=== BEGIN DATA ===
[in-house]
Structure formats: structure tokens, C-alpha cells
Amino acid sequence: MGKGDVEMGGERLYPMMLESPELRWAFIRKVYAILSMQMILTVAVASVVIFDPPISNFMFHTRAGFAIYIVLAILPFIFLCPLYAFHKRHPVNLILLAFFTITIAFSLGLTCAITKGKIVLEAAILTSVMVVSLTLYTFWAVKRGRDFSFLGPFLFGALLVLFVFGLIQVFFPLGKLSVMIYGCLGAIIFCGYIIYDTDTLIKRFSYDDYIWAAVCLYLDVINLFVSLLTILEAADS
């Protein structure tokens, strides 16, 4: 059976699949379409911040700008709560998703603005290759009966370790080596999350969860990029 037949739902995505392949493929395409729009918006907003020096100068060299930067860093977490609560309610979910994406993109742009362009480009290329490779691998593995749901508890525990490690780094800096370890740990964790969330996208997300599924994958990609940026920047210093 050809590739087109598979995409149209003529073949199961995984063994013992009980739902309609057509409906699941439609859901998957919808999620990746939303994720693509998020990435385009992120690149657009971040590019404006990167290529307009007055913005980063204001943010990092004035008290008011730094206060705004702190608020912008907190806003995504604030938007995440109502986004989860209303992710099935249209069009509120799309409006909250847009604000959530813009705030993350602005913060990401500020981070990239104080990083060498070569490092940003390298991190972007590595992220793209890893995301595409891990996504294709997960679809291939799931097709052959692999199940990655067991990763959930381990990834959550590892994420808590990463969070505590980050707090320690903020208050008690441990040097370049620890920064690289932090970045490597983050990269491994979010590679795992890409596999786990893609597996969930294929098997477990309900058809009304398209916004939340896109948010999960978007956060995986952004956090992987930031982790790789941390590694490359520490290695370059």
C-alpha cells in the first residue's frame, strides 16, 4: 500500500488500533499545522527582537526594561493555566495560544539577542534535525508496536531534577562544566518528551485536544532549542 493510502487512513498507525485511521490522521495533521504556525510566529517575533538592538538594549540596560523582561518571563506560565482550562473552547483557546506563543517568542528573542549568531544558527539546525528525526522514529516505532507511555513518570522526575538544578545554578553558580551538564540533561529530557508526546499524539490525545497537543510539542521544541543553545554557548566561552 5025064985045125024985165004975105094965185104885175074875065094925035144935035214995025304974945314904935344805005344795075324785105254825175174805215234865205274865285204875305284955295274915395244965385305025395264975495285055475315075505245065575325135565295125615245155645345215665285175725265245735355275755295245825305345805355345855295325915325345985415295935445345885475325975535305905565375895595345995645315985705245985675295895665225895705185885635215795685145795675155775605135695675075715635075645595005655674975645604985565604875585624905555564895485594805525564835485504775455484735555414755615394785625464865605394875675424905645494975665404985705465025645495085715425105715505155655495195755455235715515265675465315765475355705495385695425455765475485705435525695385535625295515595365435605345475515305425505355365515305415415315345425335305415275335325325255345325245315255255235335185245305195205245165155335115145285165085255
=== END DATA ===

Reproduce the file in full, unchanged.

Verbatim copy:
[in-house]
Structure formats: structure tokens, C-alpha cells
Amino acid sequence: MGKGDVEMGGERLYPMMLESPELRWAFIRKVYAILSMQMILTVAVASVVIFDPPISNFMFHTRAGFAIYIVLAILPFIFLCPLYAFHKRHPVNLILLAFFTITIAFSLGLTCAITKGKIVLEAAILTSVMVVSLTLYTFWAVKRGRDFSFLGPFLFGALLVLFVFGLIQVFFPLGKLSVMIYGCLGAIIFCGYIIYDTDTLIKRFSYDDYIWAAVCLYLDVINLFVSLLTILEAADS
């Protein structure tokens, strides 16, 4: 059976699949379409911040700008709560998703603005290759009966370790080596999350969860990029 037949739902995505392949493929395409729009918006907003020096100068060299930067860093977490609560309610979910994406993109742009362009480009290329490779691998593995749901508890525990490690780094800096370890740990964790969330996208997300599924994958990609940026920047210093 050809590739087109598979995409149209003529073949199961995984063994013992009980739902309609057509409906699941439609859901998957919808999620990746939303994720693509998020990435385009992120690149657009971040590019404006990167290529307009007055913005980063204001943010990092004035008290008011730094206060705004702190608020912008907190806003995504604030938007995440109502986004989860209303992710099935249209069009509120799309409006909250847009604000959530813009705030993350602005913060990401500020981070990239104080990083060498070569490092940003390298991190972007590595992220793209890893995301595409891990996504294709997960679809291939799931097709052959692999199940990655067991990763959930381990990834959550590892994420808590990463969070505590980050707090320690903020208050008690441990040097370049620890920064690289932090970045490597983050990269491994979010590679795992890409596999786990893609597996969930294929098997477990309900058809009304398209916004939340896109948010999960978007956060995986952004956090992987930031982790790789941390590694490359520490290695370059």
C-alpha cells in the first residue's frame, strides 16, 4: 500500500488500533499545522527582537526594561493555566495560544539577542534535525508496536531534577562544566518528551485536544532549542 493510502487512513498507525485511521490522521495533521504556525510566529517575533538592538538594549540596560523582561518571563506560565482550562473552547483557546506563543517568542528573542549568531544558527539546525528525526522514529516505532507511555513518570522526575538544578545554578553558580551538564540533561529530557508526546499524539490525545497537543510539542521544541543553545554557548566561552 5025064985045125024985165004975105094965185104885175074875065094925035144935035214995025304974945314904935344805005344795075324785105254825175174805215234865205274865285204875305284955295274915395244965385305025395264975495285055475315075505245065575325135565295125615245155645345215665285175725265245735355275755295245825305345805355345855295325915325345985415295935445345885475325975535305905565375895595345995645315985705245985675295895665225895705185885635215795685145795675155775605135695675075715635075645595005655674975645604985565604875585624905555564895485594805525564835485504775455484735555414755615394785625464865605394875675424905645494975665404985705465025645495085715425105715505155655495195755455235715515265675465315765475355705495385695425455765475485705435525695385535625295515595365435605345475515305425505355365515305415415315345425335305415275335325325255345325245315255255235335185245305195205245165155335115145285165085255